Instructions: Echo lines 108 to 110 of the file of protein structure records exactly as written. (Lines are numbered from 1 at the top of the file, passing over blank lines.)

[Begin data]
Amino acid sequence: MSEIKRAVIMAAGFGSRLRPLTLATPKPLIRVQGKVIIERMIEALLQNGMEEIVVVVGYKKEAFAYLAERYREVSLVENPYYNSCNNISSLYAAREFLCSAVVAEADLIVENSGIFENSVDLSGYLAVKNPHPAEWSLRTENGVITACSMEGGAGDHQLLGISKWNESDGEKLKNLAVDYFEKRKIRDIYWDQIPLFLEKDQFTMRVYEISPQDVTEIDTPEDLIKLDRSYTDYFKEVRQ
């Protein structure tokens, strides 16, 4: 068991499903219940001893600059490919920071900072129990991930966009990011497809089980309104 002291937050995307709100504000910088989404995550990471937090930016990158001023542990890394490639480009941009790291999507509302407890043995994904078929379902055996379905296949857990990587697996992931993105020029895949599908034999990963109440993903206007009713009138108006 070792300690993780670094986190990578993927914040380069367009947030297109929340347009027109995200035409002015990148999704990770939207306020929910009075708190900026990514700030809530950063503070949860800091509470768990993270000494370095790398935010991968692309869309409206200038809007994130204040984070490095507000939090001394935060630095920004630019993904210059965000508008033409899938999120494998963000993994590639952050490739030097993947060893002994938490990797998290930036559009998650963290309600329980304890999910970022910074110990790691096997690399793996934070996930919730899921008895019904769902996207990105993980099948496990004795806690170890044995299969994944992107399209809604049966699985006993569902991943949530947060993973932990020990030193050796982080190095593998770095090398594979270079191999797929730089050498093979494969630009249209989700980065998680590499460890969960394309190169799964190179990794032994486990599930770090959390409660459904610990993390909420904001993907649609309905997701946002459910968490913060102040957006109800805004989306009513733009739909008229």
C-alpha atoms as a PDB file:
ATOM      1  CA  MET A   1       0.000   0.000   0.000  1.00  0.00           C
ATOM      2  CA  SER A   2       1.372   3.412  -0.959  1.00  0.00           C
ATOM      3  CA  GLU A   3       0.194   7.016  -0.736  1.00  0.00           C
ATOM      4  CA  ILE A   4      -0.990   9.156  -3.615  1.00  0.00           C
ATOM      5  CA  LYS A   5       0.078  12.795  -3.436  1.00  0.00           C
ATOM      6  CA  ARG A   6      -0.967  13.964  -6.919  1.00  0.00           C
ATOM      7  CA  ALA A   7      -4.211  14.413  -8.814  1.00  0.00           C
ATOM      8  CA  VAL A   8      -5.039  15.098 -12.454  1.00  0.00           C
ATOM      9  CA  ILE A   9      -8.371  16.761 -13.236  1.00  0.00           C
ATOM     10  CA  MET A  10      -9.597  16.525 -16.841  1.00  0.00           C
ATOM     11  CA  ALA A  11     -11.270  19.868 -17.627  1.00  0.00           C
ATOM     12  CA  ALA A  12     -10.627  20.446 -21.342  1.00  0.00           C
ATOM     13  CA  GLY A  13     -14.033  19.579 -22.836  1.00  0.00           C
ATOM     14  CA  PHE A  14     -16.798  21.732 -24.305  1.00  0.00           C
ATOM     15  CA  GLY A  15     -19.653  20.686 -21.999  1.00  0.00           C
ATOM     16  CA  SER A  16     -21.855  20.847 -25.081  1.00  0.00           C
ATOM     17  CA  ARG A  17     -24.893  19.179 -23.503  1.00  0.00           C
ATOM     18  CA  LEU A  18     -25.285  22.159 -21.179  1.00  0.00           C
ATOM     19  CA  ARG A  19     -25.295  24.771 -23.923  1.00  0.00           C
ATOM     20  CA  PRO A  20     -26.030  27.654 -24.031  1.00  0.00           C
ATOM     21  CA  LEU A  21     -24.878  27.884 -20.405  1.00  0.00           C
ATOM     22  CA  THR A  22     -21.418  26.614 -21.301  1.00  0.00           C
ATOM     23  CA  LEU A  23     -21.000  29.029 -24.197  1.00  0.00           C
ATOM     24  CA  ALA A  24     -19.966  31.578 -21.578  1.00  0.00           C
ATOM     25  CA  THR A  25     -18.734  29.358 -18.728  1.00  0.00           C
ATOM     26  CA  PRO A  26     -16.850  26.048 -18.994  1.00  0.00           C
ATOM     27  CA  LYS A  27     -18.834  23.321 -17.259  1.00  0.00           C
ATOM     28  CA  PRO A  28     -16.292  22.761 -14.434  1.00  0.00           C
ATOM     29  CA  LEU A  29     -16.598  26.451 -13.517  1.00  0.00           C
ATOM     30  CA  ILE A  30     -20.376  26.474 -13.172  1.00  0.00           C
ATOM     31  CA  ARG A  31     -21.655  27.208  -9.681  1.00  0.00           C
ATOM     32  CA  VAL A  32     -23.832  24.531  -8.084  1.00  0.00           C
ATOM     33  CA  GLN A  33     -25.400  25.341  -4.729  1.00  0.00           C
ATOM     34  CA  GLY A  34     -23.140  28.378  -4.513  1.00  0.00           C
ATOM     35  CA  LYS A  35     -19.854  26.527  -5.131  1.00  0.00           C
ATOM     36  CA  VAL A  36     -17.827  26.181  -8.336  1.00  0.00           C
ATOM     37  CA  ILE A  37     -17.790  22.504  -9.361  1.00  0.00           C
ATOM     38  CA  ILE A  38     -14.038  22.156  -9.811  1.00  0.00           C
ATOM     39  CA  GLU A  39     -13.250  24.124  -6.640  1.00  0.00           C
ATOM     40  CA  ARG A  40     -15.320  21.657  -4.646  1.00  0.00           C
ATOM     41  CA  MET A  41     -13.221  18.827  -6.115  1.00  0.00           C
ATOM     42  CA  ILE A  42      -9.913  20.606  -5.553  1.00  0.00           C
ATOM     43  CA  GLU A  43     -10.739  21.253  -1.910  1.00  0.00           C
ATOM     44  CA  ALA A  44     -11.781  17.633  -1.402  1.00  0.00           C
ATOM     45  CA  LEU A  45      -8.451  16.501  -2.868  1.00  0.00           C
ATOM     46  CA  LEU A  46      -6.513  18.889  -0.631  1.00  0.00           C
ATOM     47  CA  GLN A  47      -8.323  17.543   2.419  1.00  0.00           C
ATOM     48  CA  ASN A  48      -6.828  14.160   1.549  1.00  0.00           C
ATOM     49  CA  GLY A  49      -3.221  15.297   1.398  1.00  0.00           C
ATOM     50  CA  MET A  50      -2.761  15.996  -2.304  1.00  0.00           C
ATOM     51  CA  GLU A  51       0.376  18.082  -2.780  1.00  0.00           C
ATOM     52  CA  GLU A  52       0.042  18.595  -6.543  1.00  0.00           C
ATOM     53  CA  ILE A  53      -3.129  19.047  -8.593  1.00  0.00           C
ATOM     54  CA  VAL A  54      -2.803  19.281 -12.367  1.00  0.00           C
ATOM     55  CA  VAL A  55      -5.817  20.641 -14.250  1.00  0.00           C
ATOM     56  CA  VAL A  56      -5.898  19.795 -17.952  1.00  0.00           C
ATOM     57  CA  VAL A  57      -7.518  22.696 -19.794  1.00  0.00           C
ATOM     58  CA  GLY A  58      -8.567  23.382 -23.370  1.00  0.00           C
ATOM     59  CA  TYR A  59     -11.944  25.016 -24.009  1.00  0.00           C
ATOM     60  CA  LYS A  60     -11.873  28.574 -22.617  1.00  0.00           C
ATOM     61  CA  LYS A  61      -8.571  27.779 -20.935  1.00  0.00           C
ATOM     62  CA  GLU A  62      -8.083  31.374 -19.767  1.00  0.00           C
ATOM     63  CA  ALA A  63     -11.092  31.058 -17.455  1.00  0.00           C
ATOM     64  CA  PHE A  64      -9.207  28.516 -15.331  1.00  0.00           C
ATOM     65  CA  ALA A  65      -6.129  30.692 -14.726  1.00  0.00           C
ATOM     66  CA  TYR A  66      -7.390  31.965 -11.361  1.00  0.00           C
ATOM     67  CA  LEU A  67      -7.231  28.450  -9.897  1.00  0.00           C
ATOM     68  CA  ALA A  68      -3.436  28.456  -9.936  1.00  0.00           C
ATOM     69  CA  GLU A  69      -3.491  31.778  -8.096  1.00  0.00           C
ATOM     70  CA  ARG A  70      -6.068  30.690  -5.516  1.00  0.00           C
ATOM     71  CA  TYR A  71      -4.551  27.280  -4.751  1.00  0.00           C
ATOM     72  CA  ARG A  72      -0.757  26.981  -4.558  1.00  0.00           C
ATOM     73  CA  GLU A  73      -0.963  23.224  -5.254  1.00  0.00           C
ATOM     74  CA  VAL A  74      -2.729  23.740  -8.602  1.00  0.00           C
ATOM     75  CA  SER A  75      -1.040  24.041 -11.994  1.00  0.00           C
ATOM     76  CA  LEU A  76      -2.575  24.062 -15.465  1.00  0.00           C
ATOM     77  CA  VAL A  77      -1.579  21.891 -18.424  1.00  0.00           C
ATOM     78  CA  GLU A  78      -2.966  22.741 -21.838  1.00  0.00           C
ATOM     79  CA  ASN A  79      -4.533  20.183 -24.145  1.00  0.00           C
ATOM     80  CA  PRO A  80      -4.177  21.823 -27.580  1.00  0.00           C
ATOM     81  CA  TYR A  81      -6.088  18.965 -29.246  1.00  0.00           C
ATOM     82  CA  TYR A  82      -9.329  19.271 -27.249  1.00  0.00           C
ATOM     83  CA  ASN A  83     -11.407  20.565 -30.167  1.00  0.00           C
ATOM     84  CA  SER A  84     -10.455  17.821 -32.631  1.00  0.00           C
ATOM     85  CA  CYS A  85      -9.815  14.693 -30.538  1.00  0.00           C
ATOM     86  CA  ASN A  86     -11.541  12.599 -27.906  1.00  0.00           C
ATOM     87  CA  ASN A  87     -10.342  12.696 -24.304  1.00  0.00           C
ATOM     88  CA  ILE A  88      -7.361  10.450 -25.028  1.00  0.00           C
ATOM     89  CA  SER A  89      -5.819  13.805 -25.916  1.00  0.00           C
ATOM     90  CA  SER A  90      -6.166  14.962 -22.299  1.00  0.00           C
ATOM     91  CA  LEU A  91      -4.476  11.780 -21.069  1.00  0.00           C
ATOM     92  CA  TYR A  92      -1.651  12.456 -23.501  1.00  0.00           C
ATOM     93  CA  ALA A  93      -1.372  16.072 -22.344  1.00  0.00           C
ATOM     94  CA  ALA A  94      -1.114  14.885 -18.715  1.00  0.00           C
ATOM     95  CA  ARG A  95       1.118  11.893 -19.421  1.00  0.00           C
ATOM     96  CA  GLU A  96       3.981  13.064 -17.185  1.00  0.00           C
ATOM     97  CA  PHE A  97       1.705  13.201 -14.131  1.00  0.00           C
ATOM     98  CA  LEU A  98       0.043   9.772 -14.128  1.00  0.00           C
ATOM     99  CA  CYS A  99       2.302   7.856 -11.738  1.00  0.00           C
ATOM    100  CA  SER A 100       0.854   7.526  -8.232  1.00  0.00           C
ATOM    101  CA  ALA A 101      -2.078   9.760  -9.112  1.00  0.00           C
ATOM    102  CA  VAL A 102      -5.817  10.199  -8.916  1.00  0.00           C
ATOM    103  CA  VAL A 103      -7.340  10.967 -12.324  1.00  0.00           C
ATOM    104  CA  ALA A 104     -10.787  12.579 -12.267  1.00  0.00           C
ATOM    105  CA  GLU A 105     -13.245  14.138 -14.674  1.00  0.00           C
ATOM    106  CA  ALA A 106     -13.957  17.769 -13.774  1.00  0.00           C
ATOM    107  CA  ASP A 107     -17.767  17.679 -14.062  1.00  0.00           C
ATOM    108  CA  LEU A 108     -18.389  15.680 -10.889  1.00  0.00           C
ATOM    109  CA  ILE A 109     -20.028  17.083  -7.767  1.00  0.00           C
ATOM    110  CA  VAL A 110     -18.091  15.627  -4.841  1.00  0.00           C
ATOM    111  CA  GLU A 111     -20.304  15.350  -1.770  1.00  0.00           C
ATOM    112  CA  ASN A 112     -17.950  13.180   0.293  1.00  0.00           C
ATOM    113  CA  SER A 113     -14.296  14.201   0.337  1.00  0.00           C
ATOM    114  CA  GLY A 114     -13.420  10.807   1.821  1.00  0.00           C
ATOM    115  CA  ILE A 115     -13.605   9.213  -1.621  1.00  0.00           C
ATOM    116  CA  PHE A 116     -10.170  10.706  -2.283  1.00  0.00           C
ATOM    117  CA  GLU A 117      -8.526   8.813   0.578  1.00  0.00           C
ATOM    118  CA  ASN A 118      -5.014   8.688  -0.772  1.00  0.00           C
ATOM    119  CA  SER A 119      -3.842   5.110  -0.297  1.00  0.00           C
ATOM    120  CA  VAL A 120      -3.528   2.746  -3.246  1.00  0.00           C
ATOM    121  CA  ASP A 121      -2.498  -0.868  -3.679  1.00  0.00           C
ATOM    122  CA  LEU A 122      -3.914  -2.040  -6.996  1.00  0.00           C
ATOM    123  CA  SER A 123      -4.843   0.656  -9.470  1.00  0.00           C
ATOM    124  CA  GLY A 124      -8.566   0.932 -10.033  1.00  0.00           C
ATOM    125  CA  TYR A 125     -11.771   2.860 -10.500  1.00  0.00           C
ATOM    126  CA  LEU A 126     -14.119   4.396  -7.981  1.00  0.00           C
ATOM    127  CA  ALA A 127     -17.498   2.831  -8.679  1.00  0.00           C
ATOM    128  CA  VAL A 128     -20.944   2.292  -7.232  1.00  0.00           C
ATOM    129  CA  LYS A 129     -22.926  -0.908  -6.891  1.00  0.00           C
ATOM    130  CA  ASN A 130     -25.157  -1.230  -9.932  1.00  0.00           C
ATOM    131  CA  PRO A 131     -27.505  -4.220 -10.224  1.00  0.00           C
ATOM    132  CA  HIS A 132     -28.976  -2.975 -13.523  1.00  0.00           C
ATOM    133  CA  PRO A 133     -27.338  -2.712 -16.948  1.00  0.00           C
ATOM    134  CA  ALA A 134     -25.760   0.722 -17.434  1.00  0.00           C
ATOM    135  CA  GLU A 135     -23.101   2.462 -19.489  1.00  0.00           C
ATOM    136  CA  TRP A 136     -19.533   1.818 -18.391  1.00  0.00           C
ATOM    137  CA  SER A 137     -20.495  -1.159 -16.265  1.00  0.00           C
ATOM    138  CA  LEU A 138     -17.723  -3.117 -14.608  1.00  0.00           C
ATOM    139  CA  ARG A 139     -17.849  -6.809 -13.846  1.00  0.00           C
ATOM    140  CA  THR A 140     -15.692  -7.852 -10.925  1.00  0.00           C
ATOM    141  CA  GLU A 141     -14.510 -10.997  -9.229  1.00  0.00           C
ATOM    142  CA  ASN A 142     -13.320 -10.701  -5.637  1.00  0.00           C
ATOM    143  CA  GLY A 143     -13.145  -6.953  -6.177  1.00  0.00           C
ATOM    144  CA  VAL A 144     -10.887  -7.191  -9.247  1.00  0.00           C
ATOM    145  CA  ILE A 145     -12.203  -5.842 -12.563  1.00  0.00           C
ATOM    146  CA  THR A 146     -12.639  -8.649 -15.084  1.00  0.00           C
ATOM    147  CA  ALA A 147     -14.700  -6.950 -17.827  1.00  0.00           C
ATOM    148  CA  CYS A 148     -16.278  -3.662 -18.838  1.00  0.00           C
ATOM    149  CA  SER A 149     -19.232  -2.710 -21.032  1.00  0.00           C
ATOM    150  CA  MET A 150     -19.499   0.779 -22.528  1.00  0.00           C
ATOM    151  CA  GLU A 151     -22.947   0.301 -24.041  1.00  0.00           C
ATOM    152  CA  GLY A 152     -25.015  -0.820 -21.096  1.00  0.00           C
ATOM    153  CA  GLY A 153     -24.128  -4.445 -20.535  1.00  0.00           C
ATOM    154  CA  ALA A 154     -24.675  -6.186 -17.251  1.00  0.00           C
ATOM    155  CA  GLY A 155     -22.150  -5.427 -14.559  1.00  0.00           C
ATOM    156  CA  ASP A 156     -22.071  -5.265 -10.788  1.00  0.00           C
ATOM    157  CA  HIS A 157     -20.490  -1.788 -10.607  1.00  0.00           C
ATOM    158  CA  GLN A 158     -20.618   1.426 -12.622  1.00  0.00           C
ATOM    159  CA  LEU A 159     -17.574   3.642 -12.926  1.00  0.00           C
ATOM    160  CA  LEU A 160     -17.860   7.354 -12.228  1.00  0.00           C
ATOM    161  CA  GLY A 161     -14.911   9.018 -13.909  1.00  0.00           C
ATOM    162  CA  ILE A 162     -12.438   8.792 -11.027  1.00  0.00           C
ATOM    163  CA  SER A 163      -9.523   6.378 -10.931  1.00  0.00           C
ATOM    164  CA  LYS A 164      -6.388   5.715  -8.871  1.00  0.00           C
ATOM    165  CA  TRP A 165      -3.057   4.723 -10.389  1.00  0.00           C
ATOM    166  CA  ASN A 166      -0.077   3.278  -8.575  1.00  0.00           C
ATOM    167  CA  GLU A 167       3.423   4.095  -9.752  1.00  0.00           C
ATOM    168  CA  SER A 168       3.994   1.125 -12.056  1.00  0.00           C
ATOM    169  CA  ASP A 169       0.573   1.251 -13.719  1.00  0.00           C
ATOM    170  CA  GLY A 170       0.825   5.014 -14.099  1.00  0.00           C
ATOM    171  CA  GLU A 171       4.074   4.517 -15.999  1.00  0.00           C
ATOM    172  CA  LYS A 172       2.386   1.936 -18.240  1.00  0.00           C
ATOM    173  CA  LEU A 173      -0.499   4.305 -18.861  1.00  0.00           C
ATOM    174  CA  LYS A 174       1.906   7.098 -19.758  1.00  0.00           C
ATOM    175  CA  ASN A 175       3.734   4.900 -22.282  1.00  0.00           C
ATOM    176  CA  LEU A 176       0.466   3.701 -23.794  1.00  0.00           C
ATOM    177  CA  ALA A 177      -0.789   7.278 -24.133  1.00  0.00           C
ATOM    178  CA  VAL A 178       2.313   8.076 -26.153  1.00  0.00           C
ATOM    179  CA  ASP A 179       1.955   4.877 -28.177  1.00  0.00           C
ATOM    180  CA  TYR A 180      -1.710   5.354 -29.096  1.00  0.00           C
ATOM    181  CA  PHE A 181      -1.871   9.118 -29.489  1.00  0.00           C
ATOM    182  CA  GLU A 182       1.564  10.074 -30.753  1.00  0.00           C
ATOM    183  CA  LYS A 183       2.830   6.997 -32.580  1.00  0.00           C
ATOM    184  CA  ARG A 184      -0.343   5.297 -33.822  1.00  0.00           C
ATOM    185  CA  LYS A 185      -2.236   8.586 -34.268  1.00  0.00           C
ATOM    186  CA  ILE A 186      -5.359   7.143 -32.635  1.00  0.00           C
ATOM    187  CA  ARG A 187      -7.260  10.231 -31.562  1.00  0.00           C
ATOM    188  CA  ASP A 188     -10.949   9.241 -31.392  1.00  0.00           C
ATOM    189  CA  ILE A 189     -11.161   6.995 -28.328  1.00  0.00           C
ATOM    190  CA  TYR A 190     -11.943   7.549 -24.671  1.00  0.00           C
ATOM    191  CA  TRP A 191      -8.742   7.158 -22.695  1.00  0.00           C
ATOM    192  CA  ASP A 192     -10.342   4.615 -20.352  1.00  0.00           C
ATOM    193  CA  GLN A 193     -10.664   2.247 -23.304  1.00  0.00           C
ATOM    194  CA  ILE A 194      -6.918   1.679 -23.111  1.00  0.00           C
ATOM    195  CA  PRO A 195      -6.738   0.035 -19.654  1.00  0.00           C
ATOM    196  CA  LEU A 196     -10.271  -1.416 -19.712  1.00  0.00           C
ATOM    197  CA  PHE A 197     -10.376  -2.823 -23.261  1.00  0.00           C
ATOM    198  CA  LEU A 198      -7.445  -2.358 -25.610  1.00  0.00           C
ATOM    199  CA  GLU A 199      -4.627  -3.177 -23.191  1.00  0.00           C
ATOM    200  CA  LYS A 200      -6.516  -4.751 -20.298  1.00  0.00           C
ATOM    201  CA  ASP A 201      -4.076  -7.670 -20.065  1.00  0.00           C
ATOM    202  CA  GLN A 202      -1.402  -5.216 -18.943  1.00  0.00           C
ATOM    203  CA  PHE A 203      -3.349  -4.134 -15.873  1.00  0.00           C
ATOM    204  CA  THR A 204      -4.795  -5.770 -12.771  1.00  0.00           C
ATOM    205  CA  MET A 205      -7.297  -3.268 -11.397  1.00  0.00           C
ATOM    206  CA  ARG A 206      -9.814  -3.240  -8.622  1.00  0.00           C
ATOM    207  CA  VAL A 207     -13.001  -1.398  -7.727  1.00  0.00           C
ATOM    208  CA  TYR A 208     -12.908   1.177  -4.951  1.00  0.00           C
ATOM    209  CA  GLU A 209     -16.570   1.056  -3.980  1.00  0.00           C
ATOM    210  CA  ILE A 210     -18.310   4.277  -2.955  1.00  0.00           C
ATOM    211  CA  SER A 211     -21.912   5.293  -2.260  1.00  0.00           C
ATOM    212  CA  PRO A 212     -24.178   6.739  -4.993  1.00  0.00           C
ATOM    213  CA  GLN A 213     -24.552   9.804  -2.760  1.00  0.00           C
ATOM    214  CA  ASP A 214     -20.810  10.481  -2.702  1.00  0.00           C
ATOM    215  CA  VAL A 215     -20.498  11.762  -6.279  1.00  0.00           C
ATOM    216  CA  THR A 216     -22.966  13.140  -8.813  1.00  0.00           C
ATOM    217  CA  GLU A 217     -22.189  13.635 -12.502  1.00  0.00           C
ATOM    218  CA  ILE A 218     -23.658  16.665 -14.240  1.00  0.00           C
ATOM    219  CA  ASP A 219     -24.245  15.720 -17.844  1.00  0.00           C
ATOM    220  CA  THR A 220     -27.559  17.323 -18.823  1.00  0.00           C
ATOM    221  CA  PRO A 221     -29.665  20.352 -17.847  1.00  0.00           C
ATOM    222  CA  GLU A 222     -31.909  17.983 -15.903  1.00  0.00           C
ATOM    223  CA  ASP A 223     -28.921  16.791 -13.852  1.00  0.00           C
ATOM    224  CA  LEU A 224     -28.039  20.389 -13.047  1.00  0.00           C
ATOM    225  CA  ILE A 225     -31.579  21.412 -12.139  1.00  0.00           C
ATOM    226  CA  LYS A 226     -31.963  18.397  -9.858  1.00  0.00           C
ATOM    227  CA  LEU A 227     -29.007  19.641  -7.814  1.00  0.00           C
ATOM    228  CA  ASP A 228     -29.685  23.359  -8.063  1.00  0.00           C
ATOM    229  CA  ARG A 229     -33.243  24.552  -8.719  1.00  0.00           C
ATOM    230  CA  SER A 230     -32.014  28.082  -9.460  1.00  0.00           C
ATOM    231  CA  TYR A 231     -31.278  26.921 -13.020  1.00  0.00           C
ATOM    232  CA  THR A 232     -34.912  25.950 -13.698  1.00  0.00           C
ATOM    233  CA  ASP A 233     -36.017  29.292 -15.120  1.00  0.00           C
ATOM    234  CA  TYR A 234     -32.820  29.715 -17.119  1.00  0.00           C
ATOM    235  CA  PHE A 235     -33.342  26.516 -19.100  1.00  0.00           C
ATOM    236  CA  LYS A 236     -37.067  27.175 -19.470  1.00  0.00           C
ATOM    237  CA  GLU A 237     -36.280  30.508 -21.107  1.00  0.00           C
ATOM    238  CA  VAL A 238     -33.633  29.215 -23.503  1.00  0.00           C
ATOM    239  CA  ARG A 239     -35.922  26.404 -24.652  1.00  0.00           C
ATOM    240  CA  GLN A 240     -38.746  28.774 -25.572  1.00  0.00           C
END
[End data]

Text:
ATOM    105  CA  GLU A 105     -13.245  14.138 -14.674  1.00  0.00           C
ATOM    106  CA  ALA A 106     -13.957  17.769 -13.774  1.00  0.00           C
ATOM    107  CA  ASP A 107     -17.767  17.679 -14.062  1.00  0.00           C